County gets anti-terrorism grant

February 26, 2002|By SCOTT BUTKI

Washington County will use $77,460 from a federal grant to buy equipment for responding to chemical or biological agents, Emergency Services Director Joe Kroboth said Monday.

Maryland Gov. Parris N. Glendening on Monday said the state received a $2.74 million anti-terrorism federal grant to buy protective equipment for police and fire employees, communications equipment, detection equipment for chemical or biological agents and decontamination equipment.

The state request was made prior to the Sept. 11 terrorist attacks.

The local money comes in response to Washington County requests made to the state in 1999, 2000 and 2001, Kroboth said.

The county will use the money for detection equipment and for personal protective equipment, including air-purifying respirators, chemical suits and gloves to be worn by someone dealing with chemicals, he said. The county has some of the equipment but not as much as it would like, he said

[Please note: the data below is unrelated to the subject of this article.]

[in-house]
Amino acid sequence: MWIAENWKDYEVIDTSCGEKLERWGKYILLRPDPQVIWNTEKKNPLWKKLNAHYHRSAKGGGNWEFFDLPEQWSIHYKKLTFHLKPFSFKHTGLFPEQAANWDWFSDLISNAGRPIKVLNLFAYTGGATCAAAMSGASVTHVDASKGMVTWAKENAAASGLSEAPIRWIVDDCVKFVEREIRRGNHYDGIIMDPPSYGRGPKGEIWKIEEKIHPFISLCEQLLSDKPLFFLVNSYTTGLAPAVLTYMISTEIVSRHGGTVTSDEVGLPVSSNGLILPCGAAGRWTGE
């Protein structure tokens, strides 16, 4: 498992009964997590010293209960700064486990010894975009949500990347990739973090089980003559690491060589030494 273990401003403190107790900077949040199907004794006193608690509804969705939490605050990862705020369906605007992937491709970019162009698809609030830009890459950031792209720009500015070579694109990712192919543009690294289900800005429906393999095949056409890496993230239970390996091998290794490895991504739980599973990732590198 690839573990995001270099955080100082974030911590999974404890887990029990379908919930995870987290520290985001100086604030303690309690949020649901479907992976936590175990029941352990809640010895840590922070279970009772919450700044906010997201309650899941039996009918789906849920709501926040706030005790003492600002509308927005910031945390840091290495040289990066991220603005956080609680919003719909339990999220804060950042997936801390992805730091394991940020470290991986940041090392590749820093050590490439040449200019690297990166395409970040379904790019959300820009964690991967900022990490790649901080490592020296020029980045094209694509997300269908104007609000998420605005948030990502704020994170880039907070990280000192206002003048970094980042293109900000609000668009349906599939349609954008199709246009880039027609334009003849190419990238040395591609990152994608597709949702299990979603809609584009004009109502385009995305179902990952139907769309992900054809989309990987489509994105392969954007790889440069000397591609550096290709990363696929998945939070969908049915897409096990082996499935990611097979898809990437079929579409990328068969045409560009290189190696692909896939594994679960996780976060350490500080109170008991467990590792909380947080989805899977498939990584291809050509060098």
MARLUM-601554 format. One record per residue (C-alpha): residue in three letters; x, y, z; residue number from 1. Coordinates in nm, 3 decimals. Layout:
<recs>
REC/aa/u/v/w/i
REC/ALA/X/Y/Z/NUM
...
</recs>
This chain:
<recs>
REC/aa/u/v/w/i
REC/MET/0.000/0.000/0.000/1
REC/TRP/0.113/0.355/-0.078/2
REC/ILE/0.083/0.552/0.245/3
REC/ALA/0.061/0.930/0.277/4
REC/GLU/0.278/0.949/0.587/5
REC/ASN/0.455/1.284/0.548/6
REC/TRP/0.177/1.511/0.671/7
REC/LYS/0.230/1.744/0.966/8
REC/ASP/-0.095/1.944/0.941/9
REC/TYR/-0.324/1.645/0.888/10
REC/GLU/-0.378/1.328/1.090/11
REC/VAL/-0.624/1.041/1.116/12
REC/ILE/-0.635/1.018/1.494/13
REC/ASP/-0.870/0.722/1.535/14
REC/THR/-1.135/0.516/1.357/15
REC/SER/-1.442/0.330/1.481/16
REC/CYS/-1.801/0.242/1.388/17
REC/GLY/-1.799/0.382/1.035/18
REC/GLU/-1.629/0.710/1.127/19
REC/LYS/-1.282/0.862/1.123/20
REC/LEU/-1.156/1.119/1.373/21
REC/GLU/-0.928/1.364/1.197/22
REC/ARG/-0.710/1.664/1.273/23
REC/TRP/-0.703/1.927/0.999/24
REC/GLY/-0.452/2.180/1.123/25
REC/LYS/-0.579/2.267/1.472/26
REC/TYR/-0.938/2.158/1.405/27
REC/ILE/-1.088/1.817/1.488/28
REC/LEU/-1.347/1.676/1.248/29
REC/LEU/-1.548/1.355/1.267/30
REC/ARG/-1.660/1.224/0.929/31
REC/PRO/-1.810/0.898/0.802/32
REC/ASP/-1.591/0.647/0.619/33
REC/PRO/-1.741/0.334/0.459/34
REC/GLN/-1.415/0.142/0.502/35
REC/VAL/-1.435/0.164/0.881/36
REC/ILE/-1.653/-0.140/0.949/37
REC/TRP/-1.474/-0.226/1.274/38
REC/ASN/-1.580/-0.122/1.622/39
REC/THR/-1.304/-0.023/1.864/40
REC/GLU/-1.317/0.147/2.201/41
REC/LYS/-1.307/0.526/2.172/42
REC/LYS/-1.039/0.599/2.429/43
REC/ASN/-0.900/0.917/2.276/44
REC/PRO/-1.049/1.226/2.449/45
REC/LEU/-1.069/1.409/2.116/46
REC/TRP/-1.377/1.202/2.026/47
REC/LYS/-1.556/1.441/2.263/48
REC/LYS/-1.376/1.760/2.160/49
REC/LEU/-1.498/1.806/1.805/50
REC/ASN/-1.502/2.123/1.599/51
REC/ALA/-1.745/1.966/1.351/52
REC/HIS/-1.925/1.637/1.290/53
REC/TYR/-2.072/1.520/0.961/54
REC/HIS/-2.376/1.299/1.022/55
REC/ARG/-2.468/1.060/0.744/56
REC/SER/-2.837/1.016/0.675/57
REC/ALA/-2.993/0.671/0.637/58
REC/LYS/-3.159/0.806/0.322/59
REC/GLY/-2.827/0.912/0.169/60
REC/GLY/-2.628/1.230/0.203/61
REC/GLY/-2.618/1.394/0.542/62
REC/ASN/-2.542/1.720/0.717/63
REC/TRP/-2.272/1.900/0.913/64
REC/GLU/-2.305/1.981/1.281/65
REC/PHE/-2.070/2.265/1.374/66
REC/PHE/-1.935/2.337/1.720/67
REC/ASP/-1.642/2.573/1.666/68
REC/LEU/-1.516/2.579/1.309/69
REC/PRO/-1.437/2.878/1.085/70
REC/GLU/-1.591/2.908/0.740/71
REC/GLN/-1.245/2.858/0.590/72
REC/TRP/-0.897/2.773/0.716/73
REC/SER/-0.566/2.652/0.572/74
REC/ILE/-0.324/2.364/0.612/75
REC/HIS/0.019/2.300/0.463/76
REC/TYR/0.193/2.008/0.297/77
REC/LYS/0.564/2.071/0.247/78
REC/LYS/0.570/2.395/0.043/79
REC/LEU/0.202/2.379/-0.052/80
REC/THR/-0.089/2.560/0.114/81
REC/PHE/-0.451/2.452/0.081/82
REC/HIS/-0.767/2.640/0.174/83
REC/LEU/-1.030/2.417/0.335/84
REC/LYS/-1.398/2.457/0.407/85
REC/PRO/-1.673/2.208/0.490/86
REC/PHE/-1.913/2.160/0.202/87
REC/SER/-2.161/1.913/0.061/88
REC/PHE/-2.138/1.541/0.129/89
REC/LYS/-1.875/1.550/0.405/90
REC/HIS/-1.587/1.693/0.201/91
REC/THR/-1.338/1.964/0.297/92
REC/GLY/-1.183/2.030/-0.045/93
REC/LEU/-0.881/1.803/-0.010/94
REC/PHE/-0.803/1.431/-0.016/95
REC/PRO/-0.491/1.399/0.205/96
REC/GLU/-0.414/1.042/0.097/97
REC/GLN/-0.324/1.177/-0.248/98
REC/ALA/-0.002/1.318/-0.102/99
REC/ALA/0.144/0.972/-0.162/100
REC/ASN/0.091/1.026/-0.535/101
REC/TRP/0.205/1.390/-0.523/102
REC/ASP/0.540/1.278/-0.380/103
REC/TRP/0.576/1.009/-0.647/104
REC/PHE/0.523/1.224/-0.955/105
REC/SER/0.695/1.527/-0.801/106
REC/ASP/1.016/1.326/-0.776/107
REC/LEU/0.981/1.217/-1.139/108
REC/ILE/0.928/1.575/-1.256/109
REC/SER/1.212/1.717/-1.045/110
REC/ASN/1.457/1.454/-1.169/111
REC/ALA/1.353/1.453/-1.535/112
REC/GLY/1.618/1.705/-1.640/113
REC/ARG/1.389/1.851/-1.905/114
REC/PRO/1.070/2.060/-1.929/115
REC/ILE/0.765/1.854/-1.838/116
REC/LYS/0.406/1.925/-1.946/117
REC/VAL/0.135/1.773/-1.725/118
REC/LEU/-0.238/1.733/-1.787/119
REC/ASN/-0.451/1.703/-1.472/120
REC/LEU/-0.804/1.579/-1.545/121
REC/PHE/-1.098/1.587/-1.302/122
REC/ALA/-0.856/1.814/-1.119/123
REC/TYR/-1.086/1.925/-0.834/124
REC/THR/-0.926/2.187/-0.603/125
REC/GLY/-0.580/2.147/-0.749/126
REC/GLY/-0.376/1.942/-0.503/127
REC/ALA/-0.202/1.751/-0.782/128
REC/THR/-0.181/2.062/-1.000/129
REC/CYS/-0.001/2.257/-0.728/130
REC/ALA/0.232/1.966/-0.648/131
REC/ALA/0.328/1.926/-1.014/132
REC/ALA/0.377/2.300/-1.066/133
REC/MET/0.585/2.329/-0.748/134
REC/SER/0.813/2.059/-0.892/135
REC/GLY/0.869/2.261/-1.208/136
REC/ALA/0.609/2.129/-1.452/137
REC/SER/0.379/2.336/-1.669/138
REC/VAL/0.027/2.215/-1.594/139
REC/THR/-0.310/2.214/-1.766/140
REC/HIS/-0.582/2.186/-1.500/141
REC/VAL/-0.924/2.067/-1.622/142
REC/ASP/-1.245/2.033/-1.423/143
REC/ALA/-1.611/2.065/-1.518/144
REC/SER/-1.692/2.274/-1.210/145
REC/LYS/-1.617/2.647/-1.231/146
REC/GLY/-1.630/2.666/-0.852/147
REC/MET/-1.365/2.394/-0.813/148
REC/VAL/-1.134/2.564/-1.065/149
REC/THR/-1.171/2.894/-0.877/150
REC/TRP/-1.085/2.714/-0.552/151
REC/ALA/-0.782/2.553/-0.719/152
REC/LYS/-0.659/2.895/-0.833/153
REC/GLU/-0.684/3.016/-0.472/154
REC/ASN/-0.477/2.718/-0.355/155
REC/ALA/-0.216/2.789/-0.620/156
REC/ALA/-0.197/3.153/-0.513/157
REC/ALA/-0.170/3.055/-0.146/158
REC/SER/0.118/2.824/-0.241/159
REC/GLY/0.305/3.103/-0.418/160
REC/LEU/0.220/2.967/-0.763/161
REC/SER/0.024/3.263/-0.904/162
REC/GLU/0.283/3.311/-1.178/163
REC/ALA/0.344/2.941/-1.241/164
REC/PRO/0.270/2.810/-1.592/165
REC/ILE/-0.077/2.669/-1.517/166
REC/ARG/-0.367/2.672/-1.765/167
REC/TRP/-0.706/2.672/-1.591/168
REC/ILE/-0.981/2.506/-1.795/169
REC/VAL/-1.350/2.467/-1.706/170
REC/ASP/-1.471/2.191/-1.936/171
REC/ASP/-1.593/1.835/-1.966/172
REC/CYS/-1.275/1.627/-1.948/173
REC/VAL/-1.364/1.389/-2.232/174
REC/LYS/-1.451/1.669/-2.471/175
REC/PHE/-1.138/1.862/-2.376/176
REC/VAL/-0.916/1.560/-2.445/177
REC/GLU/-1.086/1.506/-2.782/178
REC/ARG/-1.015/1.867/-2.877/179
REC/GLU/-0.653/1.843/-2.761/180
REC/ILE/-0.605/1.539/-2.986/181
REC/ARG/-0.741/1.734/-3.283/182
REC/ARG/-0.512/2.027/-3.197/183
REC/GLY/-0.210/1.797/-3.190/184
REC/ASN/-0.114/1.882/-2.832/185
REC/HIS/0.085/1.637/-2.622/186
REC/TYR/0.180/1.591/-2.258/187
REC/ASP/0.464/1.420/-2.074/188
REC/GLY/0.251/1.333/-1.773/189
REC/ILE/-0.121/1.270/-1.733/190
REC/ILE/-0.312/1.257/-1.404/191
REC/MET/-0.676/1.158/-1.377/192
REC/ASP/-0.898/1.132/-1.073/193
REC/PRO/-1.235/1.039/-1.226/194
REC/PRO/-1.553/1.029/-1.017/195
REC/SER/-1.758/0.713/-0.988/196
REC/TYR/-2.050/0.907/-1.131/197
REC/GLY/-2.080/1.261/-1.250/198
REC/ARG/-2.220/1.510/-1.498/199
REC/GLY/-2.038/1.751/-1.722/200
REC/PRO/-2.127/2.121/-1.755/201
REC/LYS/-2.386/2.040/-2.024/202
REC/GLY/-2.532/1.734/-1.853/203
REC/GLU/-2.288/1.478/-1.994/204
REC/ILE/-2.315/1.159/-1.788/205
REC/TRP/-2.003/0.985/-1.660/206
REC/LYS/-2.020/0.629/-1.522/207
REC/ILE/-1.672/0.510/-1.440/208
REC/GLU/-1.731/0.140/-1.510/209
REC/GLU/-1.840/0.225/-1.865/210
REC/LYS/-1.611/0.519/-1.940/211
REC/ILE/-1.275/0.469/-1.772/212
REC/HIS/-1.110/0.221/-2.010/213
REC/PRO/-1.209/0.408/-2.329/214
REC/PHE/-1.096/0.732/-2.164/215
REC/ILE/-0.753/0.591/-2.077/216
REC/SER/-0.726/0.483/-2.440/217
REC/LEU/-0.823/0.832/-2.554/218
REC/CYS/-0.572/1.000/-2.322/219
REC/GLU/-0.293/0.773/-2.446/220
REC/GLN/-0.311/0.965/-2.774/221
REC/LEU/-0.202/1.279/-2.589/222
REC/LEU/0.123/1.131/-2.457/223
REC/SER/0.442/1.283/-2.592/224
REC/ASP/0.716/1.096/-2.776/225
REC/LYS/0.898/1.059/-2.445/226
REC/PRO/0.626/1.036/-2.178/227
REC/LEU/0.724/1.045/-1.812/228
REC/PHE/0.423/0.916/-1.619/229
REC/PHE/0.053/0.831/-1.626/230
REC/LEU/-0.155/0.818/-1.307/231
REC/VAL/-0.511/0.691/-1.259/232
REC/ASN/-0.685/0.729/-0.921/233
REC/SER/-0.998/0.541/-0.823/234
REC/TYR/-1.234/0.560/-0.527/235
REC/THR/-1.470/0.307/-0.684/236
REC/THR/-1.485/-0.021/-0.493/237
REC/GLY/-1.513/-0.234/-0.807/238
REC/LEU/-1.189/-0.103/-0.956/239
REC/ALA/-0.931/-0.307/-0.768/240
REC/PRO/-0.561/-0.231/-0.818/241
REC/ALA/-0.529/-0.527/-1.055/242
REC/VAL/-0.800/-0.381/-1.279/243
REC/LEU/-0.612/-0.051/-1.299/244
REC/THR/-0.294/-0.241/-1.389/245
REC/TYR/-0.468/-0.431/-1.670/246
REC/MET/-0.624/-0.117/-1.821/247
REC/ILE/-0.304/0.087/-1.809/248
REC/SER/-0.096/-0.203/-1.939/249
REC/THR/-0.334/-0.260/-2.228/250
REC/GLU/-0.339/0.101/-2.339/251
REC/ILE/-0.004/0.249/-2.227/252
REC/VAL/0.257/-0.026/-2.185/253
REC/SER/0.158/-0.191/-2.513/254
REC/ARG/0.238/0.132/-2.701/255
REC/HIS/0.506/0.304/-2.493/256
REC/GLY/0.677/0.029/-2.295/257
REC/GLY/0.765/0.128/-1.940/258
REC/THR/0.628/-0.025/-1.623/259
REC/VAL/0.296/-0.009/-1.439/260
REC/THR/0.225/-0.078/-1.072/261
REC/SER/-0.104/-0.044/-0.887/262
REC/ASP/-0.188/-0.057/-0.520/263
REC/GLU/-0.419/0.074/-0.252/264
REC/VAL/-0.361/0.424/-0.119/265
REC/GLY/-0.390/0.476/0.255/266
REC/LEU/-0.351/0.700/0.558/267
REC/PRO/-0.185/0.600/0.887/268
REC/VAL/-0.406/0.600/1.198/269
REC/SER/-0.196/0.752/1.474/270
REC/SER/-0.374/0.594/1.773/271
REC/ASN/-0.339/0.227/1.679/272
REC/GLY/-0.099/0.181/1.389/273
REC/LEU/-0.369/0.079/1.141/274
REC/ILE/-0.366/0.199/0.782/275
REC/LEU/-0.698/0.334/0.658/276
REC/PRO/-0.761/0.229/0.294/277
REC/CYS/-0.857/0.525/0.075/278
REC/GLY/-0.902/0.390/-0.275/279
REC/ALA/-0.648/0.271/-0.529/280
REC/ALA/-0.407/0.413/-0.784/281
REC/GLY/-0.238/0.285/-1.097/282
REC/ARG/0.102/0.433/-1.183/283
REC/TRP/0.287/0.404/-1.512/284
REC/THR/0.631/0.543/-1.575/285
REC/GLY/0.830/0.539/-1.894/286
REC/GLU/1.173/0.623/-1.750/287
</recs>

Kroboth said he is always pleased when the county receives state and federal grants because it lowers costs for the local government.

He said, however, he had hoped Washington County would receive closer to $150,000 to $200,000.

Of the $2.74 million state grant, $2.39 million will go to local jurisdictions and $356,720 to state departments and agencies.

The amount of money going to each county was based on a formula that took into account hazardous sites in the county, the possible threat to those sites and the total population of the counties.

The City of Baltimore received $200,724, the most money of any local jurisdiction.

The grant is separate from $31 million that U.S. Rep. Roscoe Bartlett, R-Md., is trying to get for area governments and hospitals to beef up security, prepare for disasters including a possible attack on Camp David and make other improvements.

The White House did not fund Bartlett's request but he has said he hopes to have the money included in the annual budget.

The request includes $10 million for a radio-communications system to tie in Washington County police agencies and fire and emergency organizations and $9.8 million for the Washington County Health System, parent company of Washington County Hospital.

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